By the way, as mentioned earlier, we started down this road when the OS Max 50SX-H was the top dog amongst 50-class engine.  Since then, OS released the Hyper, so we changed with them because OS Max set the standards for engines in the 50-class helicopter amrket.  Sure, there are 50-class helicopter engines from Evolution, Webra, Thunder Tiger, Align, and YS but the OS product pretty much owns the market and thus, sets the pace for the others to play catch up   Anyway, that first muffler became our internal benchmark and we called it the MM for Muffler Mule.  We kept it for back-to-back testing.  similarly, we kept the same set of main rotor blades (V-Blades), and always used the same fuel (Wildcat 30% standard heli), plus we corrected for temperature and humidity. But the key was having the same set of blades and the orginal prototy to test back-to-back.  Anyway, learning the volume was greater for our prototype than for the Thunder Tiger muffler, and figuring if some is good, more is better, we immediately made a bigger prototype (i2) . . . and promptly lost power!  Thus, back to the drawing board we went to try and "sneak" up on the "right" muffler.  We made many successive units, some a little bigger (until we went too far again, that is), and long story shortened, more volume generally leads to more power, but then we began to play around with chamber volume.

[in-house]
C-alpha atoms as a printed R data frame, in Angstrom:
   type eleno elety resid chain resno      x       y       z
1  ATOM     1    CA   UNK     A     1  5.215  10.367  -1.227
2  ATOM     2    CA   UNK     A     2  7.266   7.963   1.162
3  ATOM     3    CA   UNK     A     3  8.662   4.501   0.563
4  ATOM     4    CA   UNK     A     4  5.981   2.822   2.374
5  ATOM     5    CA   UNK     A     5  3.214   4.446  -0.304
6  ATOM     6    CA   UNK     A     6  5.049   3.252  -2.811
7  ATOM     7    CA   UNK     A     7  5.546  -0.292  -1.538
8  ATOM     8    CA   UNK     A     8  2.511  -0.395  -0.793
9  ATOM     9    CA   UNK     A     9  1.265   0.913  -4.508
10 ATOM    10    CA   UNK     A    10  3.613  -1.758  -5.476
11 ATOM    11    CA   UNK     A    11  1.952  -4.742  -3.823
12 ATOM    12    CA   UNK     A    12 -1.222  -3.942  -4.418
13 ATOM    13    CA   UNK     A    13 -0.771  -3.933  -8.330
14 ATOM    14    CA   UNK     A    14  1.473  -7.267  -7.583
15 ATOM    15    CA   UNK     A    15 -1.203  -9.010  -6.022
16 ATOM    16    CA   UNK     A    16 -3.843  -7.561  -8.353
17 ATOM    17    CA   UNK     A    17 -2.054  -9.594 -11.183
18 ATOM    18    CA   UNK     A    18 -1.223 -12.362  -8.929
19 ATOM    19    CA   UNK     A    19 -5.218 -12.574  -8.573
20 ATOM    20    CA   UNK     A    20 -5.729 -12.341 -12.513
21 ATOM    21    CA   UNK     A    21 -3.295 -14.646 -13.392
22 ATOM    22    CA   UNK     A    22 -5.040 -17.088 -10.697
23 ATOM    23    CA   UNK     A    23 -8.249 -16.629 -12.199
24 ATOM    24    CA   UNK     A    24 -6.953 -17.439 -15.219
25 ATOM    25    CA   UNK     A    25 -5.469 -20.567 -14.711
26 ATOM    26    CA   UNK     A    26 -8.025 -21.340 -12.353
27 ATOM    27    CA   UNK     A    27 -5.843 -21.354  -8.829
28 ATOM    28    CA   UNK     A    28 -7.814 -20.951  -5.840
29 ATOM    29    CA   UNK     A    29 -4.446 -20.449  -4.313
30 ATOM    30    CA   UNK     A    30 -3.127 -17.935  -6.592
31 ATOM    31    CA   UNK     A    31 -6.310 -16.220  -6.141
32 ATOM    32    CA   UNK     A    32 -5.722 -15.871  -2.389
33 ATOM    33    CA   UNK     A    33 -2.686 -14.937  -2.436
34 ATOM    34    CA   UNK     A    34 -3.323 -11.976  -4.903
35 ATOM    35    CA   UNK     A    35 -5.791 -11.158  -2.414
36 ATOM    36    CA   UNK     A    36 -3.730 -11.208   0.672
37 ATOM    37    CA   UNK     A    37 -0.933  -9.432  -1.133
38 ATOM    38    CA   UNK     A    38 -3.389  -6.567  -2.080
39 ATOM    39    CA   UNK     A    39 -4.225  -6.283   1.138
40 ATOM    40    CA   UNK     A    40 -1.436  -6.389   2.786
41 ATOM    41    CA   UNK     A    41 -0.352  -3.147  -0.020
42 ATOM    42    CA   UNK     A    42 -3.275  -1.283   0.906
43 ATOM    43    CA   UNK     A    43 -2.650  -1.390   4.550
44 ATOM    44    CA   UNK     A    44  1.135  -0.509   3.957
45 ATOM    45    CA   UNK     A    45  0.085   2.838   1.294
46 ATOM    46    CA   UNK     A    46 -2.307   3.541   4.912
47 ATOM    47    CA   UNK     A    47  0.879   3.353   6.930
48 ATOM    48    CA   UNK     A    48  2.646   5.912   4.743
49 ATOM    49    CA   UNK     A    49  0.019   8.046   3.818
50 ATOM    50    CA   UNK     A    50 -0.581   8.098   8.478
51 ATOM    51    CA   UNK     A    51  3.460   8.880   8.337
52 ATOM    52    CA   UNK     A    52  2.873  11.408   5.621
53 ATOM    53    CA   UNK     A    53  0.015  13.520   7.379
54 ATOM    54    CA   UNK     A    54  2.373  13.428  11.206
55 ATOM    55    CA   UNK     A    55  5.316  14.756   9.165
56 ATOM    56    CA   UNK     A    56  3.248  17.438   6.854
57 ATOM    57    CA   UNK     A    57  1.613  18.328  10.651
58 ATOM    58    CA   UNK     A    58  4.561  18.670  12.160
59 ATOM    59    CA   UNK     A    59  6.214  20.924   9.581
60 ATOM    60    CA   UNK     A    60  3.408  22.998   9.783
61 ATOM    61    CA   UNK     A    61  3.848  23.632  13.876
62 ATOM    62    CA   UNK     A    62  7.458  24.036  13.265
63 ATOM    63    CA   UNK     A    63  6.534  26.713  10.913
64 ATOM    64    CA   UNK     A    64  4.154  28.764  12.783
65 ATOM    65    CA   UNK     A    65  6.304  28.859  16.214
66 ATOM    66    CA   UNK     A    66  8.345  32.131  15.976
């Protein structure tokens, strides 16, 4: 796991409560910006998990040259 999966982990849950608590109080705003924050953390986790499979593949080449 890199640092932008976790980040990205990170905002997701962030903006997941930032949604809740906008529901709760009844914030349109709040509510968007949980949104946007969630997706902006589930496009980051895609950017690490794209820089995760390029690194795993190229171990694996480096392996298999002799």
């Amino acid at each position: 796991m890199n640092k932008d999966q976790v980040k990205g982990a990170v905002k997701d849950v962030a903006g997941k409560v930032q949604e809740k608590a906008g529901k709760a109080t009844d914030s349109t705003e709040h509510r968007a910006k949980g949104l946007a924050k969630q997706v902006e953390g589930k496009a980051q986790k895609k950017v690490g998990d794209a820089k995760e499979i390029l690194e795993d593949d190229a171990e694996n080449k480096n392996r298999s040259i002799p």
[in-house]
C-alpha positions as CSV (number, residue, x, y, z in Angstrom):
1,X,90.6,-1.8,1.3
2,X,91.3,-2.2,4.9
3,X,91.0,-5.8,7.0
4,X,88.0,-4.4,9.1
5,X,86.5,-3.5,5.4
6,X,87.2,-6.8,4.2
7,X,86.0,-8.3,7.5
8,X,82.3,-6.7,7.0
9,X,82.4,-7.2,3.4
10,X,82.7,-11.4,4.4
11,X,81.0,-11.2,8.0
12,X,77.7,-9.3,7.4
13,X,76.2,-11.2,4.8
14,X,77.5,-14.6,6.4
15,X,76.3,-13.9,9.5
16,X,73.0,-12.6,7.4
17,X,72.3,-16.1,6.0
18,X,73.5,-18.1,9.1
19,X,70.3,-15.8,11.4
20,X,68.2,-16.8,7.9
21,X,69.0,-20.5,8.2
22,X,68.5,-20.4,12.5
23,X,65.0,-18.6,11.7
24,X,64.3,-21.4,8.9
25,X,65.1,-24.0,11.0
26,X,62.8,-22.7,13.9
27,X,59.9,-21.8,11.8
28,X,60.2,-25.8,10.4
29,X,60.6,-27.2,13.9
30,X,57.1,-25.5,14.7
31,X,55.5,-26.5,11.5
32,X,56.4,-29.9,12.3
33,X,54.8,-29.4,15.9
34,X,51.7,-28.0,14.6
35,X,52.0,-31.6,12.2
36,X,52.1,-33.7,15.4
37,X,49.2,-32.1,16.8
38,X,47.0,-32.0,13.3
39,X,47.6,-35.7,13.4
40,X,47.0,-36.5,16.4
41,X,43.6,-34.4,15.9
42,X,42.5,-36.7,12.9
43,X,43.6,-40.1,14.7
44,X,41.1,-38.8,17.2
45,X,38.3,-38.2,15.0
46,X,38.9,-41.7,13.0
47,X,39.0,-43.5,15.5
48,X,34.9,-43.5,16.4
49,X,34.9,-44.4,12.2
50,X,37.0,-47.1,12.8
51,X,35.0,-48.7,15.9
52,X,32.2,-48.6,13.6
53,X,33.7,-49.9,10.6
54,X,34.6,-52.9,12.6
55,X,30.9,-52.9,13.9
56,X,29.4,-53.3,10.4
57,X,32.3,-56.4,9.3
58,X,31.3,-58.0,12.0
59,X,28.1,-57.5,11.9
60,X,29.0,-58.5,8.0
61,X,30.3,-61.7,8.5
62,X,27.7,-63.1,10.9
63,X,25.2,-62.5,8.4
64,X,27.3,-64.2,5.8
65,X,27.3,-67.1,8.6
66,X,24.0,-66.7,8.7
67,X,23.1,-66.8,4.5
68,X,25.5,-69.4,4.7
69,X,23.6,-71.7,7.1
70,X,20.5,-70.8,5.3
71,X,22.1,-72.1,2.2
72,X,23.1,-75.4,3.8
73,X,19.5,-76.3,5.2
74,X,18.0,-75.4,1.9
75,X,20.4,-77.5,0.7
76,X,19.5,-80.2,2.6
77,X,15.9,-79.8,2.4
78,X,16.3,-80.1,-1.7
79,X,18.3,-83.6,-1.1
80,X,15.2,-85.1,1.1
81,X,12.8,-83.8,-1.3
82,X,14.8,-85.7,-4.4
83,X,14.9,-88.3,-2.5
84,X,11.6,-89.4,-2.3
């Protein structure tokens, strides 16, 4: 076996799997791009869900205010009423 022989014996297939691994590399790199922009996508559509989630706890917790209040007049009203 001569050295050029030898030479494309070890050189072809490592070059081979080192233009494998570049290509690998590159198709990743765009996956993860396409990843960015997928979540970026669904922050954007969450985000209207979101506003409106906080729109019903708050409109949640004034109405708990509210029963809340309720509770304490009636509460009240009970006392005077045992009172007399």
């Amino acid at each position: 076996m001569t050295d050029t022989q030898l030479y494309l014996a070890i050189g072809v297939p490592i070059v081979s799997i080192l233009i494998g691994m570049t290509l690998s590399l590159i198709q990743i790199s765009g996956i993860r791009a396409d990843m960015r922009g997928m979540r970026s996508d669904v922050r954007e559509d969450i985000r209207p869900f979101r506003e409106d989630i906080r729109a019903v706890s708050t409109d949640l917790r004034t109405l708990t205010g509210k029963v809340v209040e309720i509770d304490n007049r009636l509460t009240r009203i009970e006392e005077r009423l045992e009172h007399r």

We crash too, and consistent with making lemonade from lemons, testing revealed dents decrease performance!

- We crash too, and consistent with making lemonade from lemons, testing revealed dents decrease performance!
 


By the time i9 (iteration number 9) rolled around (the one that's not polished in the picture below), we were using the OS Max 50SX-H Hyper. Before someone asks, yes, changing engines seemingly buggered all our previous test result, but by repeating the test runs we were able to extablish the previous results were, fortunately, duplicated right down the line!

 

Variations on a theme, as we worked to discover the volume, length, and chamber configuration, which works best.